Zelenskyy was scheduled to meet with Biden at the White House in the afternoon and then join Biden for a news conference in the East Room. He was expected to address Congress in the evening.
In her invitation to Zelenskyy to address a joint meeting of Congress at the US Capitol, House Speaker Nancy Pelosi said “the fight for Ukraine is the fight for democracy itself” and that lawmakers “look forward to hearing your inspiring message of unity, resilience and determination”.
US and Ukrainian officials have made clear they don’t envision an imminent resolution to the war and are preparing for fighting to continue for some time. Biden has repeated that while the US will arm and train Ukraine, American forces will not be directly engaged in the conflict.
Biden and Zelenskyy first discussed the idea of a visit to Washington during their most recent phone call, on December 11, and a formal invitation followed three days later, said a senior US administration official, briefing reporters on condition of anonymity because of the sensitive nature of the visit.
Zelenskyy accepted the invitation on Friday and it was confirmed on Sunday, when the White House began coordinating with Pelosi to arrange the congressional address.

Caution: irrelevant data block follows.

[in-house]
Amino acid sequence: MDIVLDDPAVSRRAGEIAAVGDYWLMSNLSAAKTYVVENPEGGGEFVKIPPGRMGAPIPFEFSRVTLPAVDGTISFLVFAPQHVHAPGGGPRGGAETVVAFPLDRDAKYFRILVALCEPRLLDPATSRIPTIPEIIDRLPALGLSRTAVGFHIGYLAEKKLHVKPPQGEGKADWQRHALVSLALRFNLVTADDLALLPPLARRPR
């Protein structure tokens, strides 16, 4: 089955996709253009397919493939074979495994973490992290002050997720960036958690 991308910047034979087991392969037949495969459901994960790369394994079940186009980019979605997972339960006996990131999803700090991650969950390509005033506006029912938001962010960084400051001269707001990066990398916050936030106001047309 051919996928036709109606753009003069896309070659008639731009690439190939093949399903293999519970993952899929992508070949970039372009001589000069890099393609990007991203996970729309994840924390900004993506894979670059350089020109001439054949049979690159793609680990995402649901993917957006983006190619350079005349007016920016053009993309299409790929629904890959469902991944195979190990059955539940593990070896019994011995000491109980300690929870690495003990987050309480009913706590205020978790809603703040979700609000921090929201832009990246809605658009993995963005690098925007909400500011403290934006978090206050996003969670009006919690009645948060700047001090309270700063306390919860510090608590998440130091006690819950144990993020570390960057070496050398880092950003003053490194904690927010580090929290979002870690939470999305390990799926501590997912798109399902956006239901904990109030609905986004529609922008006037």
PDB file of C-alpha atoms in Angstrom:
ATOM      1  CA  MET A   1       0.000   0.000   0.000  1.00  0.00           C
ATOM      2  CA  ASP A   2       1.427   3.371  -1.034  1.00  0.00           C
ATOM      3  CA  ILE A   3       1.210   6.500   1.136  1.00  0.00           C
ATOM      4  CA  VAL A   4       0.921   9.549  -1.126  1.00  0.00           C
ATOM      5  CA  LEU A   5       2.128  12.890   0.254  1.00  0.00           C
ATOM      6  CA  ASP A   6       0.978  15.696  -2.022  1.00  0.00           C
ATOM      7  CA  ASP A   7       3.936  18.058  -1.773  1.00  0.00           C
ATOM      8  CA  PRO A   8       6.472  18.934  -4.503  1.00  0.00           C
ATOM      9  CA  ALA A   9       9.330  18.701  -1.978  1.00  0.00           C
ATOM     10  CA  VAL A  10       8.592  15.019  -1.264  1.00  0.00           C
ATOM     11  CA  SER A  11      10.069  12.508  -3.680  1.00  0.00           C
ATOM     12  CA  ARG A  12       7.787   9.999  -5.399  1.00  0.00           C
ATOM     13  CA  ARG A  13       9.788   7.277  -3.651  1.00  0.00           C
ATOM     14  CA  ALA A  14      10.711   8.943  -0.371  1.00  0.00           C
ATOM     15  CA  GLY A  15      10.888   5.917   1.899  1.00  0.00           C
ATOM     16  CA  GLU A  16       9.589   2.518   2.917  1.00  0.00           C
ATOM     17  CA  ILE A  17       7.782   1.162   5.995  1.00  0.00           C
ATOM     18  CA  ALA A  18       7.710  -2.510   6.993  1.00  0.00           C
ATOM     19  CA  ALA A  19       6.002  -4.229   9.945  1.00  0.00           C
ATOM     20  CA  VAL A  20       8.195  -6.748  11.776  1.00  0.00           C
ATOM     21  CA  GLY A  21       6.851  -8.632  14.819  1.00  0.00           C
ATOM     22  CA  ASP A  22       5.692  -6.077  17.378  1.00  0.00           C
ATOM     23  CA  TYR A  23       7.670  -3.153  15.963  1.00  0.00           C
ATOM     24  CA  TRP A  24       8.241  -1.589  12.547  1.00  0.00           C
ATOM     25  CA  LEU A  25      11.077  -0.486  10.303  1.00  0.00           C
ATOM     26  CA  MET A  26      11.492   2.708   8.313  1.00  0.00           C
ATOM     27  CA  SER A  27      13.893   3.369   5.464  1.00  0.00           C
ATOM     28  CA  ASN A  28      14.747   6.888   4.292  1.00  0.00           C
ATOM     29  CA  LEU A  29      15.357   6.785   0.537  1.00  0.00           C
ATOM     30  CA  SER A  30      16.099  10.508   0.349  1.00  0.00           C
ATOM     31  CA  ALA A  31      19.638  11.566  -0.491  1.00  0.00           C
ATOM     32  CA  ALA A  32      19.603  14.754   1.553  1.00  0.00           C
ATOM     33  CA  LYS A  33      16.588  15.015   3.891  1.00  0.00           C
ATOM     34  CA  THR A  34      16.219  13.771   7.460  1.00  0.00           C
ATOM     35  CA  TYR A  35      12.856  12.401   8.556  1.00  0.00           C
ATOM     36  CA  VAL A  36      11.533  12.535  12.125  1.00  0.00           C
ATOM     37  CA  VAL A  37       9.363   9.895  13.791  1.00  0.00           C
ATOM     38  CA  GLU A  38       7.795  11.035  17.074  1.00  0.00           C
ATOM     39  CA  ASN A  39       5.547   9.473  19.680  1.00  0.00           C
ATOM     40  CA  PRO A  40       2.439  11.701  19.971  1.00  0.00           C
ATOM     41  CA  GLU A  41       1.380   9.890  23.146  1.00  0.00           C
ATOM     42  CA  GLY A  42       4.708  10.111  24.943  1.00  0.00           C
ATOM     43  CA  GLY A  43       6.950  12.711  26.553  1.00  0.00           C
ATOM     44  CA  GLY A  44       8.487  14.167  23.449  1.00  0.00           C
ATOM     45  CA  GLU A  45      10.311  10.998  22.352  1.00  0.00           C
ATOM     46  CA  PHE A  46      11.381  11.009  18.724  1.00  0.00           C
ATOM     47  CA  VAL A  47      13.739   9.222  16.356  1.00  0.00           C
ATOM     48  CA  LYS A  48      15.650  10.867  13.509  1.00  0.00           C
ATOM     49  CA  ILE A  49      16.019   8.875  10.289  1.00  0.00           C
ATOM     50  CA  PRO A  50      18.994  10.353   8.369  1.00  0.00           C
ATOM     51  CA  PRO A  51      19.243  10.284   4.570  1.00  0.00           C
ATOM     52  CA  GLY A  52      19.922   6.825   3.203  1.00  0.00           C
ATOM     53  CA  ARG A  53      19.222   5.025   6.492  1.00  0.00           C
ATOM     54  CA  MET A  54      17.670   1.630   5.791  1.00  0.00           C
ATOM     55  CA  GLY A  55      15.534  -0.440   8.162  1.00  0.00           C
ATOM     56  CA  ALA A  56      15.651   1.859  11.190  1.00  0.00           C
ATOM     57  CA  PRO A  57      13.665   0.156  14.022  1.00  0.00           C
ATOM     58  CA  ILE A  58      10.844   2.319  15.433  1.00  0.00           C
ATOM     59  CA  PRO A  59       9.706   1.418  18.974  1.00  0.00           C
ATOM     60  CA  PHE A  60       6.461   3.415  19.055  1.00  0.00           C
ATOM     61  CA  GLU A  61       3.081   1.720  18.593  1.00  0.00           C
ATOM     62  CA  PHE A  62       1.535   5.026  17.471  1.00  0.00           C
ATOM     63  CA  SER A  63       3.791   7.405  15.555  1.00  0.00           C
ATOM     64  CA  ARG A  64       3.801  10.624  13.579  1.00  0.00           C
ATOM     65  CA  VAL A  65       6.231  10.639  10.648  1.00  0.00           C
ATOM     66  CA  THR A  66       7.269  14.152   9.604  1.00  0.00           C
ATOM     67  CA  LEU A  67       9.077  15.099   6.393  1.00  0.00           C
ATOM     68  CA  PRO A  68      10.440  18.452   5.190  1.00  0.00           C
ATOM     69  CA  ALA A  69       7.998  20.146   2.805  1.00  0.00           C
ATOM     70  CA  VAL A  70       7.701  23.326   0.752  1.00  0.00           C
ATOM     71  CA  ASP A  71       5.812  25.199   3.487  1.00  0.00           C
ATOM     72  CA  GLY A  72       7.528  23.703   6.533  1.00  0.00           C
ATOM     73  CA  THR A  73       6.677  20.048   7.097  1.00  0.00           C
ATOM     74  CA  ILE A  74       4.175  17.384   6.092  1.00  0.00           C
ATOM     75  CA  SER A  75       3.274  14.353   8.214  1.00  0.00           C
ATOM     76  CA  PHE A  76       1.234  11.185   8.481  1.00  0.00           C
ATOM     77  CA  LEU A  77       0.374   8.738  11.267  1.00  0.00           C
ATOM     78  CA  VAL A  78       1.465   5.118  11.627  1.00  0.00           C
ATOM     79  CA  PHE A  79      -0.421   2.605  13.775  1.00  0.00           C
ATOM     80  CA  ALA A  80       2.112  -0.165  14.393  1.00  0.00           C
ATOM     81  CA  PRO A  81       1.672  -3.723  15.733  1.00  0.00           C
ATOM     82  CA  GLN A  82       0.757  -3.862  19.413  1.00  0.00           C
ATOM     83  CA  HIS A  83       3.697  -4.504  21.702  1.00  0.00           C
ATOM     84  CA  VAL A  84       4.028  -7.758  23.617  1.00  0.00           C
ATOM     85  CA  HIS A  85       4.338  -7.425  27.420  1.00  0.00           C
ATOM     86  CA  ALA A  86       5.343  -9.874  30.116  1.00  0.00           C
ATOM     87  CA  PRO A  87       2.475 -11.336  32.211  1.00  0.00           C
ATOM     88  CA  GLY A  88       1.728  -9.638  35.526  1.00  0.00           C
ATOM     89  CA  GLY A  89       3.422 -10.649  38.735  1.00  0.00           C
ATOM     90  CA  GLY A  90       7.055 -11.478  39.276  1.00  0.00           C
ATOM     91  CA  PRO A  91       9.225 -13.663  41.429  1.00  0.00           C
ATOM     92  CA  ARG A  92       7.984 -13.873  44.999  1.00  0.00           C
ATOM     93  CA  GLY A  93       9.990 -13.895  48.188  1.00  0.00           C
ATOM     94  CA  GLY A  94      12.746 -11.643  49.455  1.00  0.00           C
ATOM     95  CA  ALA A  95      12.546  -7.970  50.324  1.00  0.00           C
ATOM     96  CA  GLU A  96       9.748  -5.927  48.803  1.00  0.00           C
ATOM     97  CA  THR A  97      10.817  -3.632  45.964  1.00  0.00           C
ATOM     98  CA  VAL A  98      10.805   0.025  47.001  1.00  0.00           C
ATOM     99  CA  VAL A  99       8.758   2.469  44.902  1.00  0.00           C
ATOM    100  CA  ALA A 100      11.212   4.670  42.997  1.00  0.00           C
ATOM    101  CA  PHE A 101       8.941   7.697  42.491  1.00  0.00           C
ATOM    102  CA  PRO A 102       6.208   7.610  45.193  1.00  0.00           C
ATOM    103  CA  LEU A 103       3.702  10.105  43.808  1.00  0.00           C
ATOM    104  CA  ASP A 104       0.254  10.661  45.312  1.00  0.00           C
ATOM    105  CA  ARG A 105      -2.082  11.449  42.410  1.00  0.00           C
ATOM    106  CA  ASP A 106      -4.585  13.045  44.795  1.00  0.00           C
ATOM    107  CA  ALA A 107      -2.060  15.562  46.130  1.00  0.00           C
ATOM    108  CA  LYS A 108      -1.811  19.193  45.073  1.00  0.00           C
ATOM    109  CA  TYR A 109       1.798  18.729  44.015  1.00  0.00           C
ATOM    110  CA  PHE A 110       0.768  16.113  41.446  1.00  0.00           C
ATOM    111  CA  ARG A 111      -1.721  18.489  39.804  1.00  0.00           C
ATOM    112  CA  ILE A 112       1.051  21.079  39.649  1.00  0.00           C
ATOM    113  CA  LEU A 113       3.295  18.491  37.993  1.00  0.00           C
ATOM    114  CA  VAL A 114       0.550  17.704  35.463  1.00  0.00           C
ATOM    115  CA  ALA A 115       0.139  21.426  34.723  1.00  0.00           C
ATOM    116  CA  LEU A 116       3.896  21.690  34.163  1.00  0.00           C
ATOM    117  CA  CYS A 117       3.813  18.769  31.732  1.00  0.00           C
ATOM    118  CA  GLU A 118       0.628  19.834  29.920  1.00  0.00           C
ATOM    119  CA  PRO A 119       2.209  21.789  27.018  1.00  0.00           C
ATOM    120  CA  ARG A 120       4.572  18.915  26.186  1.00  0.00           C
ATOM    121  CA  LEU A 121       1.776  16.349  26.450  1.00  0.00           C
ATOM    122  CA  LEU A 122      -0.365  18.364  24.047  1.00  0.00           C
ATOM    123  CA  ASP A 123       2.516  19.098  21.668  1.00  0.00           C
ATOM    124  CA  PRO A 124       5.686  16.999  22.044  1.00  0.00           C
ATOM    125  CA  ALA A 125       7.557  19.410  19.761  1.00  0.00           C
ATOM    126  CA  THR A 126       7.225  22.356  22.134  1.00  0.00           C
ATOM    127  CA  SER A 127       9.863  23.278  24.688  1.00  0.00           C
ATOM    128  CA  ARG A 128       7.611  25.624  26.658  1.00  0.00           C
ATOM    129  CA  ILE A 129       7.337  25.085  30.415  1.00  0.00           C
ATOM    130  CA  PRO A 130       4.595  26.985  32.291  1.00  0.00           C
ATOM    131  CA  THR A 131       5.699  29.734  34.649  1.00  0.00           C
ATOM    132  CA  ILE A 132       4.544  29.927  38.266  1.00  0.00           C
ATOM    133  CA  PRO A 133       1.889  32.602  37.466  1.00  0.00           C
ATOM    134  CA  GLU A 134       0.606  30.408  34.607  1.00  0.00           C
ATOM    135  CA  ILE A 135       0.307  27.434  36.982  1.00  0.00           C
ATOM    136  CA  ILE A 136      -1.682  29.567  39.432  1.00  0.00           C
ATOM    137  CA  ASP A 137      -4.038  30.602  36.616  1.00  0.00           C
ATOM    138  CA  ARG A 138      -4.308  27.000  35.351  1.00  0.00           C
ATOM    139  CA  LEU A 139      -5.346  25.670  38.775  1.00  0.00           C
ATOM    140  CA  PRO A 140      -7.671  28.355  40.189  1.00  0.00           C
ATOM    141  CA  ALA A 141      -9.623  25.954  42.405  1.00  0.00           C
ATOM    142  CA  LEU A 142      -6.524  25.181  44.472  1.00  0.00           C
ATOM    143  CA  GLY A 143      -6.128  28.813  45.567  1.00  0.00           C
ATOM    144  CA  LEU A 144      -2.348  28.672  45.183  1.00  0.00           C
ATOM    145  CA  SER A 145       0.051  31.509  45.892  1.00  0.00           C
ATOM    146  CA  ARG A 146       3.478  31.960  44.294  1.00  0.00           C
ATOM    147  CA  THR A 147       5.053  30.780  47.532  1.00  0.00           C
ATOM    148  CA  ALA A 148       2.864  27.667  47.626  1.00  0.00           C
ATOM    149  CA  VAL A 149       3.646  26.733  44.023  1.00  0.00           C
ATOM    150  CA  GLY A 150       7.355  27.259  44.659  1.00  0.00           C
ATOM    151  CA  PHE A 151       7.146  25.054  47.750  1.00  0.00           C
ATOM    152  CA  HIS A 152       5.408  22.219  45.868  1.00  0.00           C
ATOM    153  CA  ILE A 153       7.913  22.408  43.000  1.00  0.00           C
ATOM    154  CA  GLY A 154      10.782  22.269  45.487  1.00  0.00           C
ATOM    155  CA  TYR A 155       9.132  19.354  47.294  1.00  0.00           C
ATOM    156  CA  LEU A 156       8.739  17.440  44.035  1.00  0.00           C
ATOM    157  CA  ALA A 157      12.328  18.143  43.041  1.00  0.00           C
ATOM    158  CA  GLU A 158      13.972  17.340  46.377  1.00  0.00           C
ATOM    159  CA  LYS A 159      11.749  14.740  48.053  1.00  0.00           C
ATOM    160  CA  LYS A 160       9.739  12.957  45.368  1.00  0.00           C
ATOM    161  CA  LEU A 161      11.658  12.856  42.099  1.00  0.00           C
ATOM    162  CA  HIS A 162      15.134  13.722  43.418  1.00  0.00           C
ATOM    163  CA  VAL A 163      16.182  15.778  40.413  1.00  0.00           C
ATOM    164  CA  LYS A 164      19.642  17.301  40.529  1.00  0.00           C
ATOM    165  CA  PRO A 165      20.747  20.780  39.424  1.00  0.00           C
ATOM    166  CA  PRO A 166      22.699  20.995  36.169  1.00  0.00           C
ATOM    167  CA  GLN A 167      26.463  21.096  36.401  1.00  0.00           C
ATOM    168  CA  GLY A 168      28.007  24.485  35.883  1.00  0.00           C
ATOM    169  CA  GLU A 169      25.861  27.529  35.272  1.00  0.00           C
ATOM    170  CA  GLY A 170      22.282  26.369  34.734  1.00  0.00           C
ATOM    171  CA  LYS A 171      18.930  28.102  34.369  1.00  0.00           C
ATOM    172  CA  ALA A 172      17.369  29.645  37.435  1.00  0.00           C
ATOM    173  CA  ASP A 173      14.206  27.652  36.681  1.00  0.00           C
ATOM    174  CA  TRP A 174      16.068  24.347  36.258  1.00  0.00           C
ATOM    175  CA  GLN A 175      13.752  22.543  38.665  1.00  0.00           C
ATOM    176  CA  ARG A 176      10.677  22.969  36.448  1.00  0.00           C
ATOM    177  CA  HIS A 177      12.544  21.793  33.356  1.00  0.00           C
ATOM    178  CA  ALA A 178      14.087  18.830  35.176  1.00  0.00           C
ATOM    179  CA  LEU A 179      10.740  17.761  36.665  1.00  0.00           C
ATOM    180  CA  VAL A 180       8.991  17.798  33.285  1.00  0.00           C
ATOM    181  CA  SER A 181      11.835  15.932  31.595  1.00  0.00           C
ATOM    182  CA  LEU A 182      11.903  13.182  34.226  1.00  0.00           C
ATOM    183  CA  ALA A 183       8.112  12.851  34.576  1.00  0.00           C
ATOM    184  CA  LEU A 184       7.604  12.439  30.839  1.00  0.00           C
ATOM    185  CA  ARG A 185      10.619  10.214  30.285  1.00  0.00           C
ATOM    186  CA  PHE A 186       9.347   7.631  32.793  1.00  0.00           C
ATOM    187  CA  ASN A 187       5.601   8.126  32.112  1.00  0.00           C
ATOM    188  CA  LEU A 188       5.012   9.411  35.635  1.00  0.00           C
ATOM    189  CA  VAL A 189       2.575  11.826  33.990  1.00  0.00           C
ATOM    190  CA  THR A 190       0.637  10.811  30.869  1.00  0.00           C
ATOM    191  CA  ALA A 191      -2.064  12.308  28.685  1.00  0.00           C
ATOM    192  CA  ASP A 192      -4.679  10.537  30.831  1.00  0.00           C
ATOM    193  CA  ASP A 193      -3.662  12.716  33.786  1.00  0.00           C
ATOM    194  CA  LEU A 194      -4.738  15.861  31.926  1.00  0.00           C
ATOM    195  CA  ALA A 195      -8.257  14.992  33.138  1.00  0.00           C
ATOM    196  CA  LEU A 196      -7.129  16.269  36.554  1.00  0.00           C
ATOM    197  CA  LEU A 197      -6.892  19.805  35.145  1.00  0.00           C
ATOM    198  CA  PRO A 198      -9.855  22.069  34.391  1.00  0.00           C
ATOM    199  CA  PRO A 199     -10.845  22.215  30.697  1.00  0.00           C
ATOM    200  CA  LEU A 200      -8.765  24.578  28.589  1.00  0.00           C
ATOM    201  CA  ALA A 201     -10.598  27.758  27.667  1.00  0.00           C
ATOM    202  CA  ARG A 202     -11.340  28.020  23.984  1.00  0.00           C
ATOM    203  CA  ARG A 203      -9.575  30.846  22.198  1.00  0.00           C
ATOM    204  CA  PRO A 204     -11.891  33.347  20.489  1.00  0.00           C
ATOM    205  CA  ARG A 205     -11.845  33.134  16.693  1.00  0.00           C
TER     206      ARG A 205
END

The White House consulted with Zelenskyy on security for his departure from Ukraine and travel to Washington, including the risk of Russian action while Zelenskyy was briefly out of the country, the official added, declining to detail the measures taken to safeguard the Ukrainian leader.
The official said Washington expected Moscow to continue its attacks on Ukrainian forces and civilian infrastructure targets despite the trip.
The tranche of US funding pending before Congress would be the biggest American infusion of assistance yet to Ukraine – even more than Biden’s $37bn emergency request – and is meant to ensure that support flows to the war effort for months to come.
On Wednesday, Washington was also set to announce that it will send a package of $1.8bn in military aid to Ukraine that will for the first time include a Patriot missile battery and precision-guided bombs for its fighter jets, US officials said.
The aid signals an expansion by the US in the kinds of advanced weaponry it will send to Ukraine to bolster its air defences against what has been an increasing barrage of Russian missiles in recent weeks.
The package will include about $1bn in weapons from Pentagon stocks and $800m in funding through the Ukraine Security Assistance Initiative, officials said.
The decision to send the Patriot battery comes despite threats from Russia’s foreign ministry that the delivery of the advanced surface-to-air missile system would be considered a provocative step and that the Patriot and any crews accompanying it would be a legitimate target for Moscow’s military.
It’s not clear exactly when the Patriot would arrive on the front lines in Ukraine, since US troops will have to train Ukrainian forces on how to use the high-tech system.
The training could take several weeks and is expected to be done in Germany. To date, all training of Ukraine’s forces by the US and its Western allies has taken place in European countries.